LAS VEGAS - Larry Krystkowiak is a big ol’ guy, maybe 6 feet 9 inches, no fat, still looking like he could back up Blake Griffin for a few shifts at power forward.
But when Pac-12 officials informed Coach K the 10-minute cooling off period had expired Thursday afternoon, Krystkowiak emerged from Utah’s locker room looking like he had been leg-whipped, clotheslined and elbowed in the thorax for 40 minutes.
“They defend, they really defend,’’ he said as he walked down a corridor of the MGM Grand. “That’s why they lead the league in MVPs and Coaches of the Year and all that kind of stuff. They really punched us in the mouth.’’
What happened to that “bad matchup,’’ that nail-biter so many feared?
Where were the doubts that allegedly followed Arizona home from a Senior Day wreck at Oregon?
As it turned out, the Wildcats couldn’t wait to play the Utes. They were fresh and a bit chafed, taking it personally when it was suggested that (1) the Utes were a bad draw and (2) they weren’t all that much, anyway.
“Our record is 29-3,’’ Sean Miller said after the Wildcats took the Utes apart 71-39 in a game that wasn’t as close as the score suggests. The coach paused briefly as if it let it sink in: 29-3 speaks for itself.
The line of the day came from good old Kevin O’Neill, a Pac-12 Networks analyst who said “The Arizona players, their team as a whole played like they had rabies today. They got a shot of rabies. They were ferocious at both ends.”
You ask: Why can’t Arizona play that way every game?
Why did Arizona struggle mightily to beat the Utes 65-56 in Tucson and 67-63 in Salt Lake City?
Is it as simple as having your manhood challenged, or facing elimination? Didn’t Utah face the same variables and yet played so poorly you wonder how it won 22 games?
Or could it be that for the first time in three meetings, the Utes had Arizona’s full attention and got its best effort?
“They were really putting on a defensive clinic,’’ said Utah center Dallin Bachynski. He then provided examples, saying the Utes could operate neither a pick-and-roll game nor a swing-and-screen offense.
Krystkowiak was able to find some humor in the proceedings. “I was looking at the play sheet to see what we were going to run,’’ he said. “I can’t say I was really optimistic.’’
This is often a game of psyches as much as it is talent. On Jan. 26 at McKale Center, the Utes arrived 3-4 in league play after a loss at Arizona State. The Wildcats had just chopped up Colorado, a bigger threat, three days earlier.
And on Feb. 19 in Salt Lake City, the Wildcats were coming off a draining double-overtime loss at ASU and just about overslept, winning in overtime on a night Aaron Gordon appeared strangely timid and out of gas. (He scored a career-low three points, committed five fouls and five turnovers).
This time Arizona didn’t have to manufacture any motivation. The Utes arrived with 21 victories and with bubble fever: beating the Wildcats might’ve propelled Utah into the NCAA tournament.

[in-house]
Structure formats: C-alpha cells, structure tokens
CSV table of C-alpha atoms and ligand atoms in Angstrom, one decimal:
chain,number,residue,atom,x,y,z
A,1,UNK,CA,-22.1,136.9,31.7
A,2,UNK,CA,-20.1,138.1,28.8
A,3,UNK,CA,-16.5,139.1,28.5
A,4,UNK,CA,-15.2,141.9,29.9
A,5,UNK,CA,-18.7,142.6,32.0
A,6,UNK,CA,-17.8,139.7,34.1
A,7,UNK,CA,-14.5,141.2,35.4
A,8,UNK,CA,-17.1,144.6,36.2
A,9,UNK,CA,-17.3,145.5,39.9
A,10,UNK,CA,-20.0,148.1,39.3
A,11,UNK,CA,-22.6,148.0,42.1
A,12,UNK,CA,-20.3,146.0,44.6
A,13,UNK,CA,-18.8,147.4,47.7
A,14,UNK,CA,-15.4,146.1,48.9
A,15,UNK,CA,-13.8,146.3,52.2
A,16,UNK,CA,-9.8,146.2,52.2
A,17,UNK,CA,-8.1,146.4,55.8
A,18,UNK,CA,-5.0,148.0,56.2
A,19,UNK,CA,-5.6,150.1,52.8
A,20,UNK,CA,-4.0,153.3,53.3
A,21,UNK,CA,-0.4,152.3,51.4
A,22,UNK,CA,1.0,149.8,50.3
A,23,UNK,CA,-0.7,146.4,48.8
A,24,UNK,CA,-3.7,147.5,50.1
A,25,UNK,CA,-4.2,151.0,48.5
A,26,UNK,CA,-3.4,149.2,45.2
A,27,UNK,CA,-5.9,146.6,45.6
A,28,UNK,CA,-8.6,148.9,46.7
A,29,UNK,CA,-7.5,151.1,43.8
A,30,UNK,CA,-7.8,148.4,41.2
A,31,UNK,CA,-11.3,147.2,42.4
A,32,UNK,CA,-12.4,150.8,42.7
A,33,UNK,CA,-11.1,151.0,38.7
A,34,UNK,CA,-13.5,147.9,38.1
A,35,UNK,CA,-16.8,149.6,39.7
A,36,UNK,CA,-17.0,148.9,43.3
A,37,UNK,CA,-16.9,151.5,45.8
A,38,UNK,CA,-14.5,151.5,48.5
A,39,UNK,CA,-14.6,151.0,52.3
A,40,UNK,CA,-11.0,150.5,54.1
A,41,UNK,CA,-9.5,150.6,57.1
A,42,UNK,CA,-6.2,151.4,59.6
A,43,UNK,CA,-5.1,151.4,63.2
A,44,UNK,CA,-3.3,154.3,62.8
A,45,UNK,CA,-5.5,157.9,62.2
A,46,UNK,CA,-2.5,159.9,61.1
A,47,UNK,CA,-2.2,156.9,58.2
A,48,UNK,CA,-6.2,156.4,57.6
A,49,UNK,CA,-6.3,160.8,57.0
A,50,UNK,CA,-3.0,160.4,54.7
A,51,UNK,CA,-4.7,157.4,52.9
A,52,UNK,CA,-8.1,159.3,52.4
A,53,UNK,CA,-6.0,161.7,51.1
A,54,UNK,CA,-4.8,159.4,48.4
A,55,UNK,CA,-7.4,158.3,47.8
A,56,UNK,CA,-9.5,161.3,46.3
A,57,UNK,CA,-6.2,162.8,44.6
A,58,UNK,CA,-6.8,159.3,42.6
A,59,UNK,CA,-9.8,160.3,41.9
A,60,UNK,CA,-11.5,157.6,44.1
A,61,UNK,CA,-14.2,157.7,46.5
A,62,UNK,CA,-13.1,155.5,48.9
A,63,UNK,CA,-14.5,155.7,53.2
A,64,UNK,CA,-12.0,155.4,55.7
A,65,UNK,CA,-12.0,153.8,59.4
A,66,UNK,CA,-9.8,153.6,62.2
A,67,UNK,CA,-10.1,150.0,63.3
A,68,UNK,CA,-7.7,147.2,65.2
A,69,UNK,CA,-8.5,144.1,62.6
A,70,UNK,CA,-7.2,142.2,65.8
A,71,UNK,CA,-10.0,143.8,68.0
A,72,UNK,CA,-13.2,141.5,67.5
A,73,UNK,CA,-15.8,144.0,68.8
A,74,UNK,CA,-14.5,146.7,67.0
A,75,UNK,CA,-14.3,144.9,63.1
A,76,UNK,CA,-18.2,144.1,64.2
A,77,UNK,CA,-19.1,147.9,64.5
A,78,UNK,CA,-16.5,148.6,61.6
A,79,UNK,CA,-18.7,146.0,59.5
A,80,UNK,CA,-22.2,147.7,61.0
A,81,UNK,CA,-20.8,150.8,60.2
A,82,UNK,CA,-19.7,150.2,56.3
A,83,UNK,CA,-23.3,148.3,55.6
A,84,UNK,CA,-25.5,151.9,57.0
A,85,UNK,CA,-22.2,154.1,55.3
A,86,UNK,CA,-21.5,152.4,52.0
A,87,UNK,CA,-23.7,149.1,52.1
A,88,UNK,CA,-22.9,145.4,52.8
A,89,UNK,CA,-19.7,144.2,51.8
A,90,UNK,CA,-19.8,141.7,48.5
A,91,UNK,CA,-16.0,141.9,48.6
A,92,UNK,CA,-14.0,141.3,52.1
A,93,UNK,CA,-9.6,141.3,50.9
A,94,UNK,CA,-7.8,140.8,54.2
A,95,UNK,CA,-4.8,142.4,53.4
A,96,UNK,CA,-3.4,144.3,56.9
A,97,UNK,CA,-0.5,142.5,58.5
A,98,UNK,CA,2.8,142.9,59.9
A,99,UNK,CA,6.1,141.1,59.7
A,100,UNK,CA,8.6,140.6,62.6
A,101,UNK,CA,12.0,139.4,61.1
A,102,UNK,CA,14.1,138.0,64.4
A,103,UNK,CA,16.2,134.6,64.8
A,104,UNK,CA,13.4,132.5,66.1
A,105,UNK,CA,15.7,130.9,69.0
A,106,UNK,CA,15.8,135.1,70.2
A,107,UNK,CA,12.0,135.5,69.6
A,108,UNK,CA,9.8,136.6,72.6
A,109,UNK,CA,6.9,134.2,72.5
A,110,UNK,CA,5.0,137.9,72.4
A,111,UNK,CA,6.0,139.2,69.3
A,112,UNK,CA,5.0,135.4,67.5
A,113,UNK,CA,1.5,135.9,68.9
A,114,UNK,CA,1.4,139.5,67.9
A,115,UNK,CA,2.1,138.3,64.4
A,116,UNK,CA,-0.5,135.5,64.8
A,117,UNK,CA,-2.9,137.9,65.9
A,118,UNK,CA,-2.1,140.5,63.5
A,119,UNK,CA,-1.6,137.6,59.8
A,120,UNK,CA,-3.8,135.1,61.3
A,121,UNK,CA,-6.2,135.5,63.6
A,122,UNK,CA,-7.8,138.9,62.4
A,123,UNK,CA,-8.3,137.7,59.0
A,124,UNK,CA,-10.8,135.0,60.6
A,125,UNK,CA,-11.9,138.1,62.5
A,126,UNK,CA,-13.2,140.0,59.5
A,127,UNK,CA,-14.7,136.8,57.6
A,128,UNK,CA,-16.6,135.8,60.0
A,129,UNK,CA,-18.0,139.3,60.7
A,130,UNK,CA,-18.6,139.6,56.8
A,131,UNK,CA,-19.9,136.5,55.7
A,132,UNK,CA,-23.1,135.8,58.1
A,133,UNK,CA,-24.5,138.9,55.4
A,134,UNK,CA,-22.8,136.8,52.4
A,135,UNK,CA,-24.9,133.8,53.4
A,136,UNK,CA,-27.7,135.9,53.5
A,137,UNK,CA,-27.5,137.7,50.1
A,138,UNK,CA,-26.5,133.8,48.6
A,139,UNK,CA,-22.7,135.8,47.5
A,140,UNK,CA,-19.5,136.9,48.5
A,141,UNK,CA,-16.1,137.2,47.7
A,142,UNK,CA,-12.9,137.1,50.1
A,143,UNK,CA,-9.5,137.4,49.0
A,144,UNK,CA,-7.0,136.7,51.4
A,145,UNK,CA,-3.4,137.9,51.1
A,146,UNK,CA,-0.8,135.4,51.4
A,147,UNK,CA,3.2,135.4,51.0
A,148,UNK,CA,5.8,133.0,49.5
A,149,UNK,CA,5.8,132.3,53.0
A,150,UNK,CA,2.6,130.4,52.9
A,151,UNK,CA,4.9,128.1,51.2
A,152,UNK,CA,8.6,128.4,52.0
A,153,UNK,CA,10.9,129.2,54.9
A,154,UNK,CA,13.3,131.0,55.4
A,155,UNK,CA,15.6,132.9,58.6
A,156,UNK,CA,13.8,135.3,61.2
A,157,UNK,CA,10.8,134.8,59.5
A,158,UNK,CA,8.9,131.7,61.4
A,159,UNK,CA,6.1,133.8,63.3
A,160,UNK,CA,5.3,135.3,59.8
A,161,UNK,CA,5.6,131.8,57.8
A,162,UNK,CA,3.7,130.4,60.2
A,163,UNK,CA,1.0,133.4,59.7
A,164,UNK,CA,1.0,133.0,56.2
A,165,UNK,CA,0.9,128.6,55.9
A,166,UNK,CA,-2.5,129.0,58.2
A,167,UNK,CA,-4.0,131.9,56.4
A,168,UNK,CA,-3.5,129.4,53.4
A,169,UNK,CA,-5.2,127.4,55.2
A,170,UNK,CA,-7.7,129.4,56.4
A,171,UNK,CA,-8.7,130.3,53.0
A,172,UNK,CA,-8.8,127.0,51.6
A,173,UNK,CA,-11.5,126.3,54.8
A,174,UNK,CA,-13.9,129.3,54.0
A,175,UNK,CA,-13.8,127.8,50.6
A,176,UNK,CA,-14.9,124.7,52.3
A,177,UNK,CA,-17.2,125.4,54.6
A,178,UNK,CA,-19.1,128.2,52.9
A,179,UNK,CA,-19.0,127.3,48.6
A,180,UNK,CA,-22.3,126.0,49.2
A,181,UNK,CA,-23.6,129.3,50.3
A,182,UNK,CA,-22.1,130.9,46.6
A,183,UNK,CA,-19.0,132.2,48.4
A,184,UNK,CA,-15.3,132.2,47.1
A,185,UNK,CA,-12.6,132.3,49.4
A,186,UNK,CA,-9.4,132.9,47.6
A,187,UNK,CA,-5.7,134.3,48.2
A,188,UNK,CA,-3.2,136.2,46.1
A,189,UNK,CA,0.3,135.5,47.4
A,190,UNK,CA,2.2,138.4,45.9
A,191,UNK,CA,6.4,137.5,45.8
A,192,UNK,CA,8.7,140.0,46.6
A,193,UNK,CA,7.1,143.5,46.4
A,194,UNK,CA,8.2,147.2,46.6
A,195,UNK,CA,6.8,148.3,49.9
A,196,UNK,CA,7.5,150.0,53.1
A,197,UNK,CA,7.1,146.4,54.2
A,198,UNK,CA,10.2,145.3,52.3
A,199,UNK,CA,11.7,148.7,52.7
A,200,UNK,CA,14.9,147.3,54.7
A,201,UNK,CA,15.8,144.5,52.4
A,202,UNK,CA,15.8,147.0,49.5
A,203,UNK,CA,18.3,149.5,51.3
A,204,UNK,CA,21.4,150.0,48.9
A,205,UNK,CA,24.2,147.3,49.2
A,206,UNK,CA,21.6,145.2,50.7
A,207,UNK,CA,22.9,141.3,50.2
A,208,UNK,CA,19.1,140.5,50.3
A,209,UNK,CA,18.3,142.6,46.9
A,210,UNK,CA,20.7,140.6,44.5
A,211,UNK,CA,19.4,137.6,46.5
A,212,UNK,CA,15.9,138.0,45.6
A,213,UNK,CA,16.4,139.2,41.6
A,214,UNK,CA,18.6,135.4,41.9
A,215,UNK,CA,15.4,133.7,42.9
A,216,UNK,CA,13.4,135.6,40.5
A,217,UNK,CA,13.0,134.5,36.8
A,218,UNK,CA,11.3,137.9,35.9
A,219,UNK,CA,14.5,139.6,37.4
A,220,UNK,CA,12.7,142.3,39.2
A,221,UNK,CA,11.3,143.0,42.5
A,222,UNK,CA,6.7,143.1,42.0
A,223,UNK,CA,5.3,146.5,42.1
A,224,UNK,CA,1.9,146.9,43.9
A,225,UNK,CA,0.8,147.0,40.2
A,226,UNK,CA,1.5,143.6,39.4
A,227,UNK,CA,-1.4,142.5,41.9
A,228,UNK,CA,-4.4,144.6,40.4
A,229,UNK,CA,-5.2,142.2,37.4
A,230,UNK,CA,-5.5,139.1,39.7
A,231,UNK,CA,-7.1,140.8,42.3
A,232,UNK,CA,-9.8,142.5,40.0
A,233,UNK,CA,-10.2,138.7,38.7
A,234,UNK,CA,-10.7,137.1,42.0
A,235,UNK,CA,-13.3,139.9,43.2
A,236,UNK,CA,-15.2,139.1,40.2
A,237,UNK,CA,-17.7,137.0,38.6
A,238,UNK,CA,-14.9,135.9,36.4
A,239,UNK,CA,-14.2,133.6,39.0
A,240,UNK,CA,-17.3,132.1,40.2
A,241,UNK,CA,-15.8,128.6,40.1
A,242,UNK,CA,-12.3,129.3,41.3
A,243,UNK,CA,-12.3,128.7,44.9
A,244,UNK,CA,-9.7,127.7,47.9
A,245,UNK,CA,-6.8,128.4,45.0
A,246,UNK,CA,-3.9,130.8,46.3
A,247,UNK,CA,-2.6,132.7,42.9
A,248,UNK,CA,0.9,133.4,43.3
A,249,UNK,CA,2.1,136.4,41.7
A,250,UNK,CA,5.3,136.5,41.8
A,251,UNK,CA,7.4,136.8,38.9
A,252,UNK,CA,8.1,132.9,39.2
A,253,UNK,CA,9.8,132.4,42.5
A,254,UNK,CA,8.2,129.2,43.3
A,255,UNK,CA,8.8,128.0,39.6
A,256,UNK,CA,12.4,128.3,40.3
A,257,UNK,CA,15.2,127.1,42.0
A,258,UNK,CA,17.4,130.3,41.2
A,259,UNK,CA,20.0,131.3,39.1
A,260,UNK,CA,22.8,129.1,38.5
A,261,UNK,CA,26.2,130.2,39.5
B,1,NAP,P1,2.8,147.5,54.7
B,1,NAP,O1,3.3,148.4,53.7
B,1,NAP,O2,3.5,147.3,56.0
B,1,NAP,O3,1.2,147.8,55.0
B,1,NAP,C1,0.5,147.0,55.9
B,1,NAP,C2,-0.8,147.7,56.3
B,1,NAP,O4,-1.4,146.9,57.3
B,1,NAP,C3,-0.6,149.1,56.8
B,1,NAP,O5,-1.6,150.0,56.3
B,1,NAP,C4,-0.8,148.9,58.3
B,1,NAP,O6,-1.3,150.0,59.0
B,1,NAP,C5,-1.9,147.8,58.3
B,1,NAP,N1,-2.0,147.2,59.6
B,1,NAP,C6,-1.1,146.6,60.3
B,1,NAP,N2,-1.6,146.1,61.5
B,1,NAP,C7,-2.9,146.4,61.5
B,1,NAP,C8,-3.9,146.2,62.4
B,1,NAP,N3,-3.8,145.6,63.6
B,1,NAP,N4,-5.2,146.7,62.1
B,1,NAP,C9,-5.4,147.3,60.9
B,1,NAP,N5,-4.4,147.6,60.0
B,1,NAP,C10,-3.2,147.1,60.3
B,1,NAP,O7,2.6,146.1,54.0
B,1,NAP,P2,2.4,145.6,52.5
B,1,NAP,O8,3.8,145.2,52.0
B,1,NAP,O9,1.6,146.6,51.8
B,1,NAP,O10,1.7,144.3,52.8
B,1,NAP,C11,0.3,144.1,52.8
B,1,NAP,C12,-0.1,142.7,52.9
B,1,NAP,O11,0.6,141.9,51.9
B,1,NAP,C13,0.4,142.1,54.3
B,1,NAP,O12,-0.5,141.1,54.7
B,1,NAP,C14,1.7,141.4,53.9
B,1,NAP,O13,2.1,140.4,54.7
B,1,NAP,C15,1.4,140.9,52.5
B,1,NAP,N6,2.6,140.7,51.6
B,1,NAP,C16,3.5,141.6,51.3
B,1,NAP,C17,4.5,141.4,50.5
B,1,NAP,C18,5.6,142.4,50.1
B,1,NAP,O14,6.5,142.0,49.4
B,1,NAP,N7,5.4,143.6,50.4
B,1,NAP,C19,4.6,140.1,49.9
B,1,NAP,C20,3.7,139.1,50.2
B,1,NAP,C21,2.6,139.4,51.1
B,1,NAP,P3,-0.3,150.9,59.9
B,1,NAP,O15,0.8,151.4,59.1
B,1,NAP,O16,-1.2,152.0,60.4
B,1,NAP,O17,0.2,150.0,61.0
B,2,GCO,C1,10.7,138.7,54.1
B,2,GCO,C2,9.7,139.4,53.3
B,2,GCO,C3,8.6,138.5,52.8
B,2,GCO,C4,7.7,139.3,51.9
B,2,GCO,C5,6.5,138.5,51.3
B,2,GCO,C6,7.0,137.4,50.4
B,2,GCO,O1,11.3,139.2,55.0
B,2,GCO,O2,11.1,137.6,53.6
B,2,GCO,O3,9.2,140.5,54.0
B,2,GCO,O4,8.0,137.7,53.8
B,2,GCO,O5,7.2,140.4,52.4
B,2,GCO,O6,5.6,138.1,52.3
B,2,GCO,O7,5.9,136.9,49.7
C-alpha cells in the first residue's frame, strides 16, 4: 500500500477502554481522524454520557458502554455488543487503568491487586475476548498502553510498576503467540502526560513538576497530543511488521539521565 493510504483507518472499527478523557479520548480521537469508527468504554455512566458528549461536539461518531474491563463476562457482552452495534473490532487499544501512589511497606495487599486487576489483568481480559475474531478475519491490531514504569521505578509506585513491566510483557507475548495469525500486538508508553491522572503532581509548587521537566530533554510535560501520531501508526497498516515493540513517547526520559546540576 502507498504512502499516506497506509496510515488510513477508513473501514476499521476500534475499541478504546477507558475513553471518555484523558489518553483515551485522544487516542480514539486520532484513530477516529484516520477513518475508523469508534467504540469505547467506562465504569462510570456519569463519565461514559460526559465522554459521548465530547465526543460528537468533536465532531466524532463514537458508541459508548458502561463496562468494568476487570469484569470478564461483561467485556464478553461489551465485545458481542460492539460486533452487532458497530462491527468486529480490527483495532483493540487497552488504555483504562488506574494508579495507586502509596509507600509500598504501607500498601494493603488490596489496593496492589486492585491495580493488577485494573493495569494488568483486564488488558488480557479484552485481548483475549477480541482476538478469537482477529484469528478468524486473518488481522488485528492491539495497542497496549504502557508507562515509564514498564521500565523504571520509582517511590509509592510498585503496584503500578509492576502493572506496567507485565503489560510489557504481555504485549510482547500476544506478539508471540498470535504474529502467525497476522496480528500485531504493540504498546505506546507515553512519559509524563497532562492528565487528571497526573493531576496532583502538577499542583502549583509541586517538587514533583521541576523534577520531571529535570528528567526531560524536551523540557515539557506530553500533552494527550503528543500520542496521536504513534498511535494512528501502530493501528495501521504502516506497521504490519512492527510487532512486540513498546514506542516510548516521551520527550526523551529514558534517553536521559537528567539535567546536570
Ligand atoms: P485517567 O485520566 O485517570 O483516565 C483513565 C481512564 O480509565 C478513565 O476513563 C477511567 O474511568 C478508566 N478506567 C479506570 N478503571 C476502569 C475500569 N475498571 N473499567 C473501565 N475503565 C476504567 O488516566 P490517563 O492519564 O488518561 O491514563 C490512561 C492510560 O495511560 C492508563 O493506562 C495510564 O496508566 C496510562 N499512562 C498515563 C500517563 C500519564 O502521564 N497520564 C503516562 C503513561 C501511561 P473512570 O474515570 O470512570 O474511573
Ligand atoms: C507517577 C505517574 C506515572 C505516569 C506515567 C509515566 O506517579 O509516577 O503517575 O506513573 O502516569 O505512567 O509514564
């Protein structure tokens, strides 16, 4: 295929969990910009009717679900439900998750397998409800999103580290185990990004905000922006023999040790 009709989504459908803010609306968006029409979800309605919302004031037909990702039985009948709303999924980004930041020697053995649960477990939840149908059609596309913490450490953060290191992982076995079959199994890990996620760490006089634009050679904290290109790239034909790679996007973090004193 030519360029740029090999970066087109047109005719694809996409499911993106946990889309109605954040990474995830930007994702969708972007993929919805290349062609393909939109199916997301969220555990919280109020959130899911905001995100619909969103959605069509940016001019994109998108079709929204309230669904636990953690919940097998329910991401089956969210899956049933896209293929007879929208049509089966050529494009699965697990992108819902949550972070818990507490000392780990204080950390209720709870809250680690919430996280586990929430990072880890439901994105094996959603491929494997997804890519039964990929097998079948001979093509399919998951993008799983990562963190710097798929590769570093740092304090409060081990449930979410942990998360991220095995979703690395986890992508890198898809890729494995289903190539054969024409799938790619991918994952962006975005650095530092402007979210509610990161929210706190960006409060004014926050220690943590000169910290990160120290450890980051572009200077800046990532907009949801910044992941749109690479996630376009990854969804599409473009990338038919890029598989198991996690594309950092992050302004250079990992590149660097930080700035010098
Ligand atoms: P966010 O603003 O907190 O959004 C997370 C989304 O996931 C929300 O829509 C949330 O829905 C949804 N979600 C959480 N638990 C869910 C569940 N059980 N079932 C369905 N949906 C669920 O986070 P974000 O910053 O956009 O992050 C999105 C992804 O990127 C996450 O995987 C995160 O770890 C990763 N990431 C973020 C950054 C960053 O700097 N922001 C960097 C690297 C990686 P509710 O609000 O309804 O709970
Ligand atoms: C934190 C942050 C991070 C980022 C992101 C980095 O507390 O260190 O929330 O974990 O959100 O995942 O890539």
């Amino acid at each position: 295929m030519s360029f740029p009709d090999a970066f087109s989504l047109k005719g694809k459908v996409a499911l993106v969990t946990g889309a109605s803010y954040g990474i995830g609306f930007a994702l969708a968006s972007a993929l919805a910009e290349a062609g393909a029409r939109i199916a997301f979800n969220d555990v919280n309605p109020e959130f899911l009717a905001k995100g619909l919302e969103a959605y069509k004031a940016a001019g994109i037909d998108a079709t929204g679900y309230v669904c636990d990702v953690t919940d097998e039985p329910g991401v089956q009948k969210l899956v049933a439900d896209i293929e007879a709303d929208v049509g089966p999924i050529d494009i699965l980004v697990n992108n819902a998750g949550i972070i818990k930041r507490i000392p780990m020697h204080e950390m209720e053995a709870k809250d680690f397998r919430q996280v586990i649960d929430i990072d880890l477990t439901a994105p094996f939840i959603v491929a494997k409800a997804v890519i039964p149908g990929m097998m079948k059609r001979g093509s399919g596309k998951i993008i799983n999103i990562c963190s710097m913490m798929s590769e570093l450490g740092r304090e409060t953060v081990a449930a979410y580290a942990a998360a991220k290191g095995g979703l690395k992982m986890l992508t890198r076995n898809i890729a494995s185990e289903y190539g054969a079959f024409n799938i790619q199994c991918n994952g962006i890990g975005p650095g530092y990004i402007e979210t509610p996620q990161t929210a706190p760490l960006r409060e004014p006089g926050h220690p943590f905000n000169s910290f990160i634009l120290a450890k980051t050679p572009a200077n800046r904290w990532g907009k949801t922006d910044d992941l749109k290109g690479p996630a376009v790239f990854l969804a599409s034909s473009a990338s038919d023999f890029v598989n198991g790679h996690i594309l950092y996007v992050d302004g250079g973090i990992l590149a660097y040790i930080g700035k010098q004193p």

Arizona was looking for the whites of Utah’s eyes during warmup drills.
You can tell a lot about the UA’s motivation and mental state by watching its bench’s body language. When Kaleb Tarczewski dunked with his left-hand, followed a few seconds later by an alley-oop pass/dunk by Rondae Hollis-Jefferson, giving the Wildcats an unfathomable 50-17 lead, assistant coach Book Richardson staged a little Dance Fever.
Richardson, whose usual bench demeanor is calm and reserved, hopped up and down, shaking both fists, for what seemed a mini-eternity. There were still 14 minutes to play. You’d have thought Arizona had clinched a berth in the Final Four, not just a spot in the Pac-12 semifinals.
“There’s a buzz in the air,’’ said Gordon. “Being in Vegas, there is a little extra energy.’’
If nothing else, Miller appears to have sold his club on the value of this tournament, on the importance of sharpening an edge for the NCAA tournament, rather than to just get it over, a necessary piece of busy-work, like Lute Olson‘s teams often did.
“They’ve been chompin’ at the bit for a few days,’’ said Krystkowiak. “We’re not ready to be a Final Four team yet; maybe Arizona is.’’
A look inside Utah’s locker room after Thursday’s game wasn’t pleasant. The Utes’ two leading players, Jordan Loveridge and Delon Wright, shot a combined 1 for 14 afield. They average a combined 31 points; they scored seven.
Wright just shook his head, without any sound, when asked about Arizona’s suffocating defense.
What was there to say, anyway?
Like anything connected to college basketball in March, it’s unclear whether Arizona was as good as it looked on Thursday, or as vulnerable as it was a week ago when Oregon popped in 10 three-point baskets and shot 53 percent in the second half.
Said Krystkowiak: “You’re never as good as you think you are, and you’re never as bad as you think you are.’’
Somewhere in the middle, Arizona sits. And on Thursday it was sitting pretty.